Following a referendum of its members, the Middle East Studies Association (MESA)—the leading scholarly organization of its kind in North America—decided to boycott universities and scholars in the Jewish state. To Martin Kramer, this development has been eight years in the making, and has coincided with plummeting membership. He writes:
I’m not a member or a well-wisher of MESA. I’m pleased it’s finally been exposed for what it’s mostly become: a pro-Palestine, anti-Israel political society whose members just happen to be academics.
I’m not the only one who saw it coming. MESA has a category for institutional membership—mostly university Middle East centers, which pay $1,100 a year for the privilege. A growing list of institutional members has always been a badge of prestige for the association. In 2013, MESA’s institutional members included 53 North American universities and university-based programs. As of this moment, there are no more than 31, and maybe less.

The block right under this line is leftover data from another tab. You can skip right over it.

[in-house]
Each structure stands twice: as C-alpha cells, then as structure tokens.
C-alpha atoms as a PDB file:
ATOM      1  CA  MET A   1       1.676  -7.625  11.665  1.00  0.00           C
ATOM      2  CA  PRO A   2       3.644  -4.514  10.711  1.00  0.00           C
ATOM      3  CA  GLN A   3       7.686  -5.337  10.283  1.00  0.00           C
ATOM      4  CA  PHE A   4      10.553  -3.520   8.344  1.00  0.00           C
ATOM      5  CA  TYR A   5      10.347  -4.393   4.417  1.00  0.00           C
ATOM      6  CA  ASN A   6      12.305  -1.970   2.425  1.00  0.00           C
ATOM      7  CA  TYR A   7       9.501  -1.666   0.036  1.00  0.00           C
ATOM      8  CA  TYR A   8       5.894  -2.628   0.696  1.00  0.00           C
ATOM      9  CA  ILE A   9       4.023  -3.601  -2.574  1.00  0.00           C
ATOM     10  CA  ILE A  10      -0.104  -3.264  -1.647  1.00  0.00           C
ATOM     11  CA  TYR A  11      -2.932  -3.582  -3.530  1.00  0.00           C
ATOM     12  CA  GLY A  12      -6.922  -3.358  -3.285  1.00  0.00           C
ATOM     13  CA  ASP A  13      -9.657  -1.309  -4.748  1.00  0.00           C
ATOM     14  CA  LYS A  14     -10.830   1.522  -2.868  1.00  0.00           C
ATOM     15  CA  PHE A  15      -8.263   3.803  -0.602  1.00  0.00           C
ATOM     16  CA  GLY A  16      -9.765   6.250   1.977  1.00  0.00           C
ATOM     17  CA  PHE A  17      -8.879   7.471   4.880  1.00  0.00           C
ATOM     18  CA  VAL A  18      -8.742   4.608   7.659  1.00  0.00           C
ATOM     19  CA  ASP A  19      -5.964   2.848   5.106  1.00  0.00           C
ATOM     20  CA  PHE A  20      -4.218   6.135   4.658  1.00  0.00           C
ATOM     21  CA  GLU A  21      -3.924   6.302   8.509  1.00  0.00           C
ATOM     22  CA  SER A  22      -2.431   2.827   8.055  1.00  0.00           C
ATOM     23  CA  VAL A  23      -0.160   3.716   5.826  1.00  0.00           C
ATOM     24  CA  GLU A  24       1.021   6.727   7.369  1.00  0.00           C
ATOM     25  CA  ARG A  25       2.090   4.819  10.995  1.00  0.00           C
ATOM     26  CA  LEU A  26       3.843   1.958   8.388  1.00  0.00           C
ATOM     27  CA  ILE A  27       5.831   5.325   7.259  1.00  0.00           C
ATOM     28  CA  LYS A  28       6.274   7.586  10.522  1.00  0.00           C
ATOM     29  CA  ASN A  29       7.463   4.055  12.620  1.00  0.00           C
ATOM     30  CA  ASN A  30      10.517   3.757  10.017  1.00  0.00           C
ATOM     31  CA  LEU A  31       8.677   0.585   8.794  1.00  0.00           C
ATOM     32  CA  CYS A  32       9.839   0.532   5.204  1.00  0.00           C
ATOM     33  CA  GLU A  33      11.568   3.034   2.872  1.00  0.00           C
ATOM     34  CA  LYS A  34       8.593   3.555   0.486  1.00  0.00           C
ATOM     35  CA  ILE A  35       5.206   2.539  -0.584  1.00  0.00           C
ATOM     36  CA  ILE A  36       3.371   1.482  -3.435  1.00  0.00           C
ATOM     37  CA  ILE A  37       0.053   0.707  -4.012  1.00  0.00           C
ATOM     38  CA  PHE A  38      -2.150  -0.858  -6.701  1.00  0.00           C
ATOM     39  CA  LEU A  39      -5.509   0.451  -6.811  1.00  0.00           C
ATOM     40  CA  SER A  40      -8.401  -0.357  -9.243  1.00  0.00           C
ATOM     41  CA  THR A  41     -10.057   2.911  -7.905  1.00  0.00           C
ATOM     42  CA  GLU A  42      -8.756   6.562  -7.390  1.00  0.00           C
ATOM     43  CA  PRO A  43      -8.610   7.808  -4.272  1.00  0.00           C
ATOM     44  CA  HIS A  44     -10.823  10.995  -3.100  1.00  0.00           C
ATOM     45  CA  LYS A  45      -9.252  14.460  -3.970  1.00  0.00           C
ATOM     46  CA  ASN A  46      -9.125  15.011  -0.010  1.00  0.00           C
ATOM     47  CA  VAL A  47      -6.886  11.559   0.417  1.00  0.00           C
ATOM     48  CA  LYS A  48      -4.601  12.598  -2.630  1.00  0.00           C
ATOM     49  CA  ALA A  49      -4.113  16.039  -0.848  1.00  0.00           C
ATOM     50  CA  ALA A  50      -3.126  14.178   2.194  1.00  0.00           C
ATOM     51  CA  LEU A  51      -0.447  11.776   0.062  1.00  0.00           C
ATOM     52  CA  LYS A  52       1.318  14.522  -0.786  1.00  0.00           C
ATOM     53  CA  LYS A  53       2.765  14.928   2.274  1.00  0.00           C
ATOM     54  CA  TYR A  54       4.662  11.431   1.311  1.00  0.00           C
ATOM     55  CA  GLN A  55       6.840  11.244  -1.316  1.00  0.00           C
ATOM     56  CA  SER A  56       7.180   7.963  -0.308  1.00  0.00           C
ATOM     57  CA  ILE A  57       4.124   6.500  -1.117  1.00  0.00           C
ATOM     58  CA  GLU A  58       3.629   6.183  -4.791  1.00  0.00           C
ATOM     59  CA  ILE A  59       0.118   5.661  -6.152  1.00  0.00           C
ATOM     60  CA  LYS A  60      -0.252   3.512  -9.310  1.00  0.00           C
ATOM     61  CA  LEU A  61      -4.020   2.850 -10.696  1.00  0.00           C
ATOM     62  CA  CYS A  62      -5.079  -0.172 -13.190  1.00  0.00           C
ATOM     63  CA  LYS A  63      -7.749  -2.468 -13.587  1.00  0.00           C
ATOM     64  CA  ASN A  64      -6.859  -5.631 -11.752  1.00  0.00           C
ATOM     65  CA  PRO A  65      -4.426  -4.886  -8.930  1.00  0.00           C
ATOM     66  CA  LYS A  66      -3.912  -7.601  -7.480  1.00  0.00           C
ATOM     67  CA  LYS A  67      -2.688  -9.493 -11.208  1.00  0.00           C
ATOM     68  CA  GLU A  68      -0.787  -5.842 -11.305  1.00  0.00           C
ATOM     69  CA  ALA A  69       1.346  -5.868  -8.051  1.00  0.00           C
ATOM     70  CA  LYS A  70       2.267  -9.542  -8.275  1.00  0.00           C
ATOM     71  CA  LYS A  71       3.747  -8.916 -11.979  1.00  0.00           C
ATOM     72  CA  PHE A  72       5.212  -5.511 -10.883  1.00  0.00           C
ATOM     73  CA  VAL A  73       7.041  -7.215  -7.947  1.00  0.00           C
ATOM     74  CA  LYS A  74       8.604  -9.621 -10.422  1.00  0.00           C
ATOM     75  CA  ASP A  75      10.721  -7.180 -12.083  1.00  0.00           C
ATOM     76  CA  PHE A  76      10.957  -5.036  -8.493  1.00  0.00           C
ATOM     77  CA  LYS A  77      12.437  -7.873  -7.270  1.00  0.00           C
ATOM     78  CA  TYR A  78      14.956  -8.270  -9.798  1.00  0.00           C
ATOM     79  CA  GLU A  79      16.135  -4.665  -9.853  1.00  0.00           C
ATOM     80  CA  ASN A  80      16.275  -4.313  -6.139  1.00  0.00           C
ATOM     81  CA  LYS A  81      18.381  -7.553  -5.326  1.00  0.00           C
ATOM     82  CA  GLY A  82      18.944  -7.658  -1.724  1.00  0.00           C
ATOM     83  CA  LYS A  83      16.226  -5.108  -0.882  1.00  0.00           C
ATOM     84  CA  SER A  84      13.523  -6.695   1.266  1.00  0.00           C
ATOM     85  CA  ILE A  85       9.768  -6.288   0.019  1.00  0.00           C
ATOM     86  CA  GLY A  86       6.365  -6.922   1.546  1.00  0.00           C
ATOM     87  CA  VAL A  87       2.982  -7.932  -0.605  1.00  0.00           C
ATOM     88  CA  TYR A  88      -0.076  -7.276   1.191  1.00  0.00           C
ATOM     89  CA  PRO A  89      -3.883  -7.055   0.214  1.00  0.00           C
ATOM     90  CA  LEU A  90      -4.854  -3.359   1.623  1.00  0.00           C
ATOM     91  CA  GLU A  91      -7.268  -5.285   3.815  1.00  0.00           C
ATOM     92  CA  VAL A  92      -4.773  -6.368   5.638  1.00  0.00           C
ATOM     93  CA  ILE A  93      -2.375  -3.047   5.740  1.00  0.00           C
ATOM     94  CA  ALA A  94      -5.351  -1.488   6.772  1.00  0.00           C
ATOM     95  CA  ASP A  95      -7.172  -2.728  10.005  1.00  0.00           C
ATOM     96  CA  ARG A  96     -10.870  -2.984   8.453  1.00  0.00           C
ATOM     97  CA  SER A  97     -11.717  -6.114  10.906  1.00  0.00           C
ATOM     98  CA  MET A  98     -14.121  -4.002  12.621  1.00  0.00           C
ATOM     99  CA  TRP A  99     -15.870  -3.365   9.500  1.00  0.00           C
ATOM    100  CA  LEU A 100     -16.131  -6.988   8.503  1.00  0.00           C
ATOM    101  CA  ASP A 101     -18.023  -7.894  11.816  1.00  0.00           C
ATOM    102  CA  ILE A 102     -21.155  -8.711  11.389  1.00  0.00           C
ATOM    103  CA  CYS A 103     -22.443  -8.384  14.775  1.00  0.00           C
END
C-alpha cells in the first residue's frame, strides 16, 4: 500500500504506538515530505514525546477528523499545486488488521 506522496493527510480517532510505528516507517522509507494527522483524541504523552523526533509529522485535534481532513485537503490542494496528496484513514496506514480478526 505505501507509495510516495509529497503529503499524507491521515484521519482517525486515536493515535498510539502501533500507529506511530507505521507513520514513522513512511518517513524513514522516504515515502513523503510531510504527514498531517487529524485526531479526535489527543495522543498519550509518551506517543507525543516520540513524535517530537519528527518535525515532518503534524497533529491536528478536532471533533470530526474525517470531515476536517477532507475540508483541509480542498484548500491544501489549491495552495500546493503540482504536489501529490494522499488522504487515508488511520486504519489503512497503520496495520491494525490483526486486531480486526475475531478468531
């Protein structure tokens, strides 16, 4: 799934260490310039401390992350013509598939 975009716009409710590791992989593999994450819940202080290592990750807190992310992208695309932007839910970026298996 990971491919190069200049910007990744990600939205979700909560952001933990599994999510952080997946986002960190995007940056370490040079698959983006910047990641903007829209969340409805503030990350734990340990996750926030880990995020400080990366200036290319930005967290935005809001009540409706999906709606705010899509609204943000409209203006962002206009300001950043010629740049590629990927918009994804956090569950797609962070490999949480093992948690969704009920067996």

MESA was founded in 1966 by 51 distinguished scholars of diverse backgrounds, who knew that politics would poison their plan. . . . But by 2017, the tide had turned. MESA’s membership approved by referendum the deletion of “non-political” from the mission statement. This is where the seasoned veterans should have made a heroic stand, because it’s there that MESA finally crossed the line. A political MESA is antithetical to its original purpose